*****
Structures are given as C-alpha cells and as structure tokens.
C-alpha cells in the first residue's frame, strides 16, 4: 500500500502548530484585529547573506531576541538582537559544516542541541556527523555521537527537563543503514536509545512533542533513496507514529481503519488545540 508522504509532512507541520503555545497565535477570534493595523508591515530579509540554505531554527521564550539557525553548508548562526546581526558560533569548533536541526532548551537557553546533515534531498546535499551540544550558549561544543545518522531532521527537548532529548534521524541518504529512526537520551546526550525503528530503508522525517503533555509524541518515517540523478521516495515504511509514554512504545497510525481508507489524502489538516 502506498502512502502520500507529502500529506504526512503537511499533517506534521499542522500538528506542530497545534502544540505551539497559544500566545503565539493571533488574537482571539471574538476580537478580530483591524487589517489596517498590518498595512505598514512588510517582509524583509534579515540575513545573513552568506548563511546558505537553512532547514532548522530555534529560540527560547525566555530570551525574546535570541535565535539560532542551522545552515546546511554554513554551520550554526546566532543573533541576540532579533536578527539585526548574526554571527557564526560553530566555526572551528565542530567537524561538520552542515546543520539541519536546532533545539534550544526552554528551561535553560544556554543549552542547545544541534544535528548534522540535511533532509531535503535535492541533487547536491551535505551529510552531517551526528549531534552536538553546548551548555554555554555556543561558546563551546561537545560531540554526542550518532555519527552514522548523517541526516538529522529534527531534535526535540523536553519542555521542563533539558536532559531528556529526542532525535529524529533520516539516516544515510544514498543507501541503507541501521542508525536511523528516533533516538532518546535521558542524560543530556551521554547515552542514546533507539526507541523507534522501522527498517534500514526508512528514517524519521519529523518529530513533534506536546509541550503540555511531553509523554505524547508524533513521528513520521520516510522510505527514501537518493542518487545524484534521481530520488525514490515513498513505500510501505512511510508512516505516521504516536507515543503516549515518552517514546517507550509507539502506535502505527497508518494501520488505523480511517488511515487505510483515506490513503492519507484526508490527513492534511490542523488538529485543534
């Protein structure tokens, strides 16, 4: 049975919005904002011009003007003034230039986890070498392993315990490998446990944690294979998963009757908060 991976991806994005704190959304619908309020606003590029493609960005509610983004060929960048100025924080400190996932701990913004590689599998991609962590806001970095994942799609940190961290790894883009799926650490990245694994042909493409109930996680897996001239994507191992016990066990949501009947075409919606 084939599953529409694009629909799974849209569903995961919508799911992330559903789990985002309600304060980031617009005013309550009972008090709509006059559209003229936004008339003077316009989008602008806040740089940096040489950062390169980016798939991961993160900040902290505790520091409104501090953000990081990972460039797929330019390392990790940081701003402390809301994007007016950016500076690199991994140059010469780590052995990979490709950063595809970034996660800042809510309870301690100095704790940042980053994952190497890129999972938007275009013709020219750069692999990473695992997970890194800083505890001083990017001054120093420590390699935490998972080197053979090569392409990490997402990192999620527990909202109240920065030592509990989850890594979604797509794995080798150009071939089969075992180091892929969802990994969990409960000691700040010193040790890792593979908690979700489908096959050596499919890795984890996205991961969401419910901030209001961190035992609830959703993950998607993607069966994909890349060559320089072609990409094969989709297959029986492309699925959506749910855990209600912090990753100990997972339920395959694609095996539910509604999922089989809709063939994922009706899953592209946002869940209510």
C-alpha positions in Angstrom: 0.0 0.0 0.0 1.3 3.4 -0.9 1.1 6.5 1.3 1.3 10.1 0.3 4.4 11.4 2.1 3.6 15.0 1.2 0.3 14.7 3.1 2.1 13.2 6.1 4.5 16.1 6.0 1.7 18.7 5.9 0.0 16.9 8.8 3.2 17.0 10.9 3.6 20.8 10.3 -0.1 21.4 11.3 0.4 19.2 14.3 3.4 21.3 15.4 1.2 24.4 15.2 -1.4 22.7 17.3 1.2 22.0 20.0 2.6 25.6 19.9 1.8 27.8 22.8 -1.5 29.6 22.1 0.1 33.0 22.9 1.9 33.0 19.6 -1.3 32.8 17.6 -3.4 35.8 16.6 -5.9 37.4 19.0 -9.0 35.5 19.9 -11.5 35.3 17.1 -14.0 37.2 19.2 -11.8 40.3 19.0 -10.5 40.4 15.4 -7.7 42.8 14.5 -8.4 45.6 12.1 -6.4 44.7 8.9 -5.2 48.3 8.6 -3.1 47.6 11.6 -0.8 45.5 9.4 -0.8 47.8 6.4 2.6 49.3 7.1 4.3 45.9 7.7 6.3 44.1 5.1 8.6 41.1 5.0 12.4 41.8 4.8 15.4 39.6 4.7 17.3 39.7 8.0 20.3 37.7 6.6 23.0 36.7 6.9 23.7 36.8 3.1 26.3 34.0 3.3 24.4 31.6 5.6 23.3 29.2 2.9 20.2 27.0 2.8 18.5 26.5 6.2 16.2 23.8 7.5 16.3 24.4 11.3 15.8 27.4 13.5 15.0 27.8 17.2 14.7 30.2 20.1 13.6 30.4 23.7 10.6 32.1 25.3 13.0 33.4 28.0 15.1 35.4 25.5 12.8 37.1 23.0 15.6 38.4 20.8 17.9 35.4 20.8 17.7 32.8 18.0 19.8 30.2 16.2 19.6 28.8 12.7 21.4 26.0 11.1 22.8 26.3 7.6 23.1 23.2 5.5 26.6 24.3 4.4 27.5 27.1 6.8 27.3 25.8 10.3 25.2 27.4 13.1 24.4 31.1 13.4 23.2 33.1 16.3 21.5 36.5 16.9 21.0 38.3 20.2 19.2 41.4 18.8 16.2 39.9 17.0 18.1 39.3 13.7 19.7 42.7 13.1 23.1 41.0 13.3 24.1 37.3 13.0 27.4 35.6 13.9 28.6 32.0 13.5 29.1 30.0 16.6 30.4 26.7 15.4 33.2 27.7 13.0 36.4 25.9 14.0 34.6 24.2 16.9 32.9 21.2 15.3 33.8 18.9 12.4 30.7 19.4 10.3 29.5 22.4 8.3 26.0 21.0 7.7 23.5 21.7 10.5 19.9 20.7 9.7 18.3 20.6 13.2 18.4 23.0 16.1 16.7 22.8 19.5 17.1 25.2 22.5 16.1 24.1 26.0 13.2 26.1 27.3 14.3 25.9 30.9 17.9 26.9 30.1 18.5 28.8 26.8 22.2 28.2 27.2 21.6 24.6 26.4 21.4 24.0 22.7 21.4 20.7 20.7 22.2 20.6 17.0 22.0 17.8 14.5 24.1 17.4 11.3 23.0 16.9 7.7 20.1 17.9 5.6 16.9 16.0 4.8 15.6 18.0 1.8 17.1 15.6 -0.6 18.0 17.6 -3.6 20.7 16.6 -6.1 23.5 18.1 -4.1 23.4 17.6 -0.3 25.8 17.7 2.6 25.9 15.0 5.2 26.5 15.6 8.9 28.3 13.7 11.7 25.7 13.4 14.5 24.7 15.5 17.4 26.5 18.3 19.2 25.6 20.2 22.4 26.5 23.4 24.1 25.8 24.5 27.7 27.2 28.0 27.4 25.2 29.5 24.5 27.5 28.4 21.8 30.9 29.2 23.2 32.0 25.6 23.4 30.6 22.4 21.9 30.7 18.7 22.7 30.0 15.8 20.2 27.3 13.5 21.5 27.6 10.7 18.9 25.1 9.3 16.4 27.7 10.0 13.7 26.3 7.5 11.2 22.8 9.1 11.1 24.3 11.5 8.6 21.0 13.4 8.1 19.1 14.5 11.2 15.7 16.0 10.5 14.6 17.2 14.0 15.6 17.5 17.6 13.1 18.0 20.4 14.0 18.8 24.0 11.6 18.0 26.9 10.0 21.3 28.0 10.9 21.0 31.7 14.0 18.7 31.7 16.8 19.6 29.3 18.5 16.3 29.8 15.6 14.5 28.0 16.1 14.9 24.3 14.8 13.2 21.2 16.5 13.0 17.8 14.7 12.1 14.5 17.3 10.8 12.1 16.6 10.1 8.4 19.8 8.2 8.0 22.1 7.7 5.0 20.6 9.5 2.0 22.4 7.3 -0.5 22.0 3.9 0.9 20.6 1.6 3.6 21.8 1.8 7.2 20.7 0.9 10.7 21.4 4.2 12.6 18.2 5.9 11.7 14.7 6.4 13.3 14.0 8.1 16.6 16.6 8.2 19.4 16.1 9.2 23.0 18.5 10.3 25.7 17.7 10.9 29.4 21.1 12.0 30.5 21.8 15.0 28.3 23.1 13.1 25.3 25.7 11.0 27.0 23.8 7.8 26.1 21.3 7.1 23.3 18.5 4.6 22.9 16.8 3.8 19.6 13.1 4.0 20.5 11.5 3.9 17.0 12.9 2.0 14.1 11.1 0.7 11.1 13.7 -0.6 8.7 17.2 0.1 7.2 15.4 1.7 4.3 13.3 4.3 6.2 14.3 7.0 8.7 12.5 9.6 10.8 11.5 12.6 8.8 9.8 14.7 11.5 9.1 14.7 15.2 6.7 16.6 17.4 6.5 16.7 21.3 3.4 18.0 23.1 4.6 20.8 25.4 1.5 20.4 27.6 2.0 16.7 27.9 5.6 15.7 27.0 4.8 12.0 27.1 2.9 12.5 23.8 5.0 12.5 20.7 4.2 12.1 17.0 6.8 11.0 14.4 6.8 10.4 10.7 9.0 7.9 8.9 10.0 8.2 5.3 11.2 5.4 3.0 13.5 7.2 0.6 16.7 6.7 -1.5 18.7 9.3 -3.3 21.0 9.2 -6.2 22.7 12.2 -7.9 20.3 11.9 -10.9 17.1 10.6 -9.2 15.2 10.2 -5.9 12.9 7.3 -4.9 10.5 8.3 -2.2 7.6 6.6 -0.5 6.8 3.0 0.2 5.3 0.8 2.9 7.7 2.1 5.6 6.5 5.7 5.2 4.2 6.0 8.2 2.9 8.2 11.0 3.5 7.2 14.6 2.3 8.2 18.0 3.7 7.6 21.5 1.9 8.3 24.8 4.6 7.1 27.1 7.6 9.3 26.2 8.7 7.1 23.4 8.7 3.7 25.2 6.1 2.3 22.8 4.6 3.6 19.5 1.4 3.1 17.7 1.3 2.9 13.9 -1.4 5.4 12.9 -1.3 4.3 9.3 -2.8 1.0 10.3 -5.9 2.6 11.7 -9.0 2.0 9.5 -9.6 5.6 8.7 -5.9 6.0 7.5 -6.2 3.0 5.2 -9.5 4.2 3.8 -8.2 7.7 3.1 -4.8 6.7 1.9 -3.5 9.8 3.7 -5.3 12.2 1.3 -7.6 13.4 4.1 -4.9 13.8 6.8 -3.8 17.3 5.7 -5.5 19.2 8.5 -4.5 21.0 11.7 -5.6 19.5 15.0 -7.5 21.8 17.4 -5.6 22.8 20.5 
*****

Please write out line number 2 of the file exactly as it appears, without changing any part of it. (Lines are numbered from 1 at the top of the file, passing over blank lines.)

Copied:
C-alpha cells in the first residue's frame, strides 16, 4: 500500500502548530484585529547573506531576541538582537559544516542541541556527523555521537527537563543503514536509545512533542533513496507514529481503519488545540 508522504509532512507541520503555545497565535477570534493595523508591515530579509540554505531554527521564550539557525553548508548562526546581526558560533569548533536541526532548551537557553546533515534531498546535499551540544550558549561544543545518522531532521527537548532529548534521524541518504529512526537520551546526550525503528530503508522525517503533555509524541518515517540523478521516495515504511509514554512504545497510525481508507489524502489538516 502506498502512502502520500507529502500529506504526512503537511499533517506534521499542522500538528506542530497545534502544540505551539497559544500566545503565539493571533488574537482571539471574538476580537478580530483591524487589517489596517498590518498595512505598514512588510517582509524583509534579515540575513545573513552568506548563511546558505537553512532547514532548522530555534529560540527560547525566555530570551525574546535570541535565535539560532542551522545552515546546511554554513554551520550554526546566532543573533541576540532579533536578527539585526548574526554571527557564526560553530566555526572551528565542530567537524561538520552542515546543520539541519536546532533545539534550544526552554528551561535553560544556554543549552542547545544541534544535528548534522540535511533532509531535503535535492541533487547536491551535505551529510552531517551526528549531534552536538553546548551548555554555554555556543561558546563551546561537545560531540554526542550518532555519527552514522548523517541526516538529522529534527531534535526535540523536553519542555521542563533539558536532559531528556529526542532525535529524529533520516539516516544515510544514498543507501541503507541501521542508525536511523528516533533516538532518546535521558542524560543530556551521554547515552542514546533507539526507541523507534522501522527498517534500514526508512528514517524519521519529523518529530513533534506536546509541550503540555511531553509523554505524547508524533513521528513520521520516510522510505527514501537518493542518487545524484534521481530520488525514490515513498513505500510501505512511510508512516505516521504516536507515543503516549515518552517514546517507550509507539502506535502505527497508518494501520488505523480511517488511515487505510483515506490513503492519507484526508490527513492534511490542523488538529485543534